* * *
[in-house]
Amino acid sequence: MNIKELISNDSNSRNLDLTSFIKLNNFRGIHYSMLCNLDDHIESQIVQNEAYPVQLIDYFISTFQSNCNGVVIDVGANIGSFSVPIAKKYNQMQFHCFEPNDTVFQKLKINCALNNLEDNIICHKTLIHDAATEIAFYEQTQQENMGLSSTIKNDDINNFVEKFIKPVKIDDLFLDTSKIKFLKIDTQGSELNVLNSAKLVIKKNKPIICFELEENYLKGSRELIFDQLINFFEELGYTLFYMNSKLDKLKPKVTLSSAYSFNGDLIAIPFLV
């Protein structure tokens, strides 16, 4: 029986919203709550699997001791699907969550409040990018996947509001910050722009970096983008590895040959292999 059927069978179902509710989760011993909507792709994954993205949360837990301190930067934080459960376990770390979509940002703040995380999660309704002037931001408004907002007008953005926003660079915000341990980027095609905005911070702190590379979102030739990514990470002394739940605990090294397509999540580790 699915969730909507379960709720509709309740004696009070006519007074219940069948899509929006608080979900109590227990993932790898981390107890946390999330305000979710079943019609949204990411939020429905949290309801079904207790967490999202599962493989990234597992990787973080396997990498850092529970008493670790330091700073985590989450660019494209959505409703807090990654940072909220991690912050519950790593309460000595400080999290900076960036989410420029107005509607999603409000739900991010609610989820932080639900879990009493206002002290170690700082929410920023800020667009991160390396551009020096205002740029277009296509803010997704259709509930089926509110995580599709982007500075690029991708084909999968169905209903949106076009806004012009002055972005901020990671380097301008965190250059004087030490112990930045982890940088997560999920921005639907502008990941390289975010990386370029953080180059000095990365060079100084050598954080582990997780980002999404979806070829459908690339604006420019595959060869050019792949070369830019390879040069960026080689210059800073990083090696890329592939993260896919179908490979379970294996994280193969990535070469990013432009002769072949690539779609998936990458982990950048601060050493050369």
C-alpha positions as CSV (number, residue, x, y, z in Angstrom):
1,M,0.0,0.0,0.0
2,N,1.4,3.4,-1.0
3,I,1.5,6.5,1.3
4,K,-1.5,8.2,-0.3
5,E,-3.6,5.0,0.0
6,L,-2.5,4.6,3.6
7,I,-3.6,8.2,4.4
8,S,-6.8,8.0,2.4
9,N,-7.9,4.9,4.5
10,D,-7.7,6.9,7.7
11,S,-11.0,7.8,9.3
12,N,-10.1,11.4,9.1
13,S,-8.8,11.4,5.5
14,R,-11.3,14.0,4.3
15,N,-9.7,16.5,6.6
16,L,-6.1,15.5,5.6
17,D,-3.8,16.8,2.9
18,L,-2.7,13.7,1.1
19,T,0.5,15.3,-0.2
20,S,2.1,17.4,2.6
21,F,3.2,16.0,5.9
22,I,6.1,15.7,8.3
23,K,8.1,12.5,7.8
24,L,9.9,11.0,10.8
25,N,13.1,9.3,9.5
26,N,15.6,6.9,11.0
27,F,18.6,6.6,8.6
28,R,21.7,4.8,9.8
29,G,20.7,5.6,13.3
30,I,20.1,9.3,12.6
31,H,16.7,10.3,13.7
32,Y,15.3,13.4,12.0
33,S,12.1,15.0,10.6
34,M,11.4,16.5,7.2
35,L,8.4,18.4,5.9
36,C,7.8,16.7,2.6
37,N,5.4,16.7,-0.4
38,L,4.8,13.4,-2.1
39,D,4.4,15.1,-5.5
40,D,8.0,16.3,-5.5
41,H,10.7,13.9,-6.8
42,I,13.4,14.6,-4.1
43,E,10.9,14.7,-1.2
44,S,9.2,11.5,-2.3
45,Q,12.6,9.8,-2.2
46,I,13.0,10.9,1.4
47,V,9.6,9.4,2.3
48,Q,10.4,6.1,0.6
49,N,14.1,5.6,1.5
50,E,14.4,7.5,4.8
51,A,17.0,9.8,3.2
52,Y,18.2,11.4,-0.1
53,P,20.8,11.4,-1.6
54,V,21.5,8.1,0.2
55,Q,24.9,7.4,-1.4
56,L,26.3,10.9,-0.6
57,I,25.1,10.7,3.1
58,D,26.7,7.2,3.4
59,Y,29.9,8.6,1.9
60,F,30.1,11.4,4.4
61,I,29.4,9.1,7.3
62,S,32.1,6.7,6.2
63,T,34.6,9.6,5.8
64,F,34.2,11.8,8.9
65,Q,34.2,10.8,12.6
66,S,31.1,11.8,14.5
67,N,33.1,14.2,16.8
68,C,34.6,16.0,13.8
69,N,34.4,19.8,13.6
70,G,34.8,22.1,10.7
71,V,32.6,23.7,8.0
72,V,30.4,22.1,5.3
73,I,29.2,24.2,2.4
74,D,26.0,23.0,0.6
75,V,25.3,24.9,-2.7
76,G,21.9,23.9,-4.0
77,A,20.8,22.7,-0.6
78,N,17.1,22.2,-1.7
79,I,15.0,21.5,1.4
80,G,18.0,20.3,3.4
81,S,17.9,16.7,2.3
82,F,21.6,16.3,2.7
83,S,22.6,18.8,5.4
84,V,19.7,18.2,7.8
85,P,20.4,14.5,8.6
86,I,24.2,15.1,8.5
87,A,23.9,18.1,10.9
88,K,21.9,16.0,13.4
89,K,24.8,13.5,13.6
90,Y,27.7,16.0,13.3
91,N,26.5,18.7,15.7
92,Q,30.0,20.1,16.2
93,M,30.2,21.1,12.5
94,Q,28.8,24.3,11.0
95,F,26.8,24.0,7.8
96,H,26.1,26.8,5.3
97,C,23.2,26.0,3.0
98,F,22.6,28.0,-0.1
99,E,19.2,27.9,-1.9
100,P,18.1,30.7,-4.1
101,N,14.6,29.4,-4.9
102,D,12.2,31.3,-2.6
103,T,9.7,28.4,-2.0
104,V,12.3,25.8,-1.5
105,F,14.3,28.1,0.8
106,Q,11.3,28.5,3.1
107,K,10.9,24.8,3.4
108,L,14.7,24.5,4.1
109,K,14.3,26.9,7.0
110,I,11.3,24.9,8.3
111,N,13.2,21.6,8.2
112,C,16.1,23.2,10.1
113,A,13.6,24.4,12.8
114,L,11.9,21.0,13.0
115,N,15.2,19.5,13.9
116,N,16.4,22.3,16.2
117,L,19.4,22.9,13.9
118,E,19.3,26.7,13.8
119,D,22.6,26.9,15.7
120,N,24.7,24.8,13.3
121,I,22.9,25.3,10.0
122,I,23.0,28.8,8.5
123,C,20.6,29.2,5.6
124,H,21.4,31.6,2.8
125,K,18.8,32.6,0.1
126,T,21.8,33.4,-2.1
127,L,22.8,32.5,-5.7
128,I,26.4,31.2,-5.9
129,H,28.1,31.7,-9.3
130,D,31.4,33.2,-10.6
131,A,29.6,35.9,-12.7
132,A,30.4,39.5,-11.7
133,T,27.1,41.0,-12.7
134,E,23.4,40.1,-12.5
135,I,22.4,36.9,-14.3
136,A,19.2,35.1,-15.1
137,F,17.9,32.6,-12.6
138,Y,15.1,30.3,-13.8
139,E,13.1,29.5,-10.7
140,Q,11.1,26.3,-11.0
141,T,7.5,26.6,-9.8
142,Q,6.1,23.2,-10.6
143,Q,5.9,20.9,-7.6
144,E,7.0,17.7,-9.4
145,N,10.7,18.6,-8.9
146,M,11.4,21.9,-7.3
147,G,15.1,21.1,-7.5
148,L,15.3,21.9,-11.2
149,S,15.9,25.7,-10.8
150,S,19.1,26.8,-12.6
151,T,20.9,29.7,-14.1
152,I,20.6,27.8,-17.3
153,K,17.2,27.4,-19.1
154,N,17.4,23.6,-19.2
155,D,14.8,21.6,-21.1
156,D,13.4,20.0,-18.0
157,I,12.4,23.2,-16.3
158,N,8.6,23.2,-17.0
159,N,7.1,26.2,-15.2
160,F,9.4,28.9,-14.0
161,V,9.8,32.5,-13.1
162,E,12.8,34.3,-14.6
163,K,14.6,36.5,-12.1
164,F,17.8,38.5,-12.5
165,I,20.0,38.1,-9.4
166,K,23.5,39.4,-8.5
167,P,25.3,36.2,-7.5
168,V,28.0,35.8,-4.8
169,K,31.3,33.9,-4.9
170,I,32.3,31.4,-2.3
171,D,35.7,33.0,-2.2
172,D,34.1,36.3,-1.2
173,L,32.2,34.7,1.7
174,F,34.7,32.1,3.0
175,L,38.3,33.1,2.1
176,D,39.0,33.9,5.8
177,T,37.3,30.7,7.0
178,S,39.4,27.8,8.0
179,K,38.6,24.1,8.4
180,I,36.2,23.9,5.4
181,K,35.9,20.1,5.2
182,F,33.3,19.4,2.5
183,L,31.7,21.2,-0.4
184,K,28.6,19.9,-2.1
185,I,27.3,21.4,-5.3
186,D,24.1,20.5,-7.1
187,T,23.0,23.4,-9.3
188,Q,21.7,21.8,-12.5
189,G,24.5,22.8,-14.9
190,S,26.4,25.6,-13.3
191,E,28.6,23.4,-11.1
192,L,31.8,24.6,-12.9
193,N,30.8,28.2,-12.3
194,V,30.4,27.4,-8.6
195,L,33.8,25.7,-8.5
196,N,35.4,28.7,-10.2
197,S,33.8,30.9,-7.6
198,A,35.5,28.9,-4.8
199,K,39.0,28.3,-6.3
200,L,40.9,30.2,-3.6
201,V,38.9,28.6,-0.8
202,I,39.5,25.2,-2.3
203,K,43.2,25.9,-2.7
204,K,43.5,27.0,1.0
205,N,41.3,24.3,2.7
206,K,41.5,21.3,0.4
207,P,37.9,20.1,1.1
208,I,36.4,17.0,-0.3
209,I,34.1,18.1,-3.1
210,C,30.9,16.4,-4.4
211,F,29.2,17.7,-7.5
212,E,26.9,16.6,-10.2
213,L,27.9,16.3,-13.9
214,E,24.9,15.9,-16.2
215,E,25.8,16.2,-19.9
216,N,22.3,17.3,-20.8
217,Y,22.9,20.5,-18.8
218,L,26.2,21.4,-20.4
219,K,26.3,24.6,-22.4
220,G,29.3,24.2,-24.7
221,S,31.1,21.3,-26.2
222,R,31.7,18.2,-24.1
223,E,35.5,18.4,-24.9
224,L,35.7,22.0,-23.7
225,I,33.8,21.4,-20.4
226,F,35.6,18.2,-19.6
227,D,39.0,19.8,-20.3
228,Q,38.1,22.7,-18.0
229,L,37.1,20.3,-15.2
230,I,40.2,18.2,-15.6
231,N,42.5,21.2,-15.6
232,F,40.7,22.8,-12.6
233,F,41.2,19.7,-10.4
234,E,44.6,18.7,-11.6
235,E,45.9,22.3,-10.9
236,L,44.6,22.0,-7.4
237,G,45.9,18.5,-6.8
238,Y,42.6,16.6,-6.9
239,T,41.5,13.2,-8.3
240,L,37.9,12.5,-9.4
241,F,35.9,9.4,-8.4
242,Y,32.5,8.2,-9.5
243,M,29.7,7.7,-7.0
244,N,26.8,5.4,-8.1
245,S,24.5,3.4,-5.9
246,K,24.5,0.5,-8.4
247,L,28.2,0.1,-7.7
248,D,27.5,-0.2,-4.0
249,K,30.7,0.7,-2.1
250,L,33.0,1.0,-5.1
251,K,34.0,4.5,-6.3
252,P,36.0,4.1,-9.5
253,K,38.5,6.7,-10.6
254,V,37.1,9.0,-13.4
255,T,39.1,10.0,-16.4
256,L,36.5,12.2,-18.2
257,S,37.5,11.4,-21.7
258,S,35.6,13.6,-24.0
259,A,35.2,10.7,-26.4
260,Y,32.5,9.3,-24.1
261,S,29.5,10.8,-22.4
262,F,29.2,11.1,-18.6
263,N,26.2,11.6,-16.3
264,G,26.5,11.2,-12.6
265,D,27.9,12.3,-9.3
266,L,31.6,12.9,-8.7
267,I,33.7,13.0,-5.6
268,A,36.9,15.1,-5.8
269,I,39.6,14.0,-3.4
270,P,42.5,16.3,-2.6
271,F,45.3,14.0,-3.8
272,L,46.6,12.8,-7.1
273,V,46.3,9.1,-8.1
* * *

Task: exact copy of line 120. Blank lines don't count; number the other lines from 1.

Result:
116,N,16.4,22.3,16.2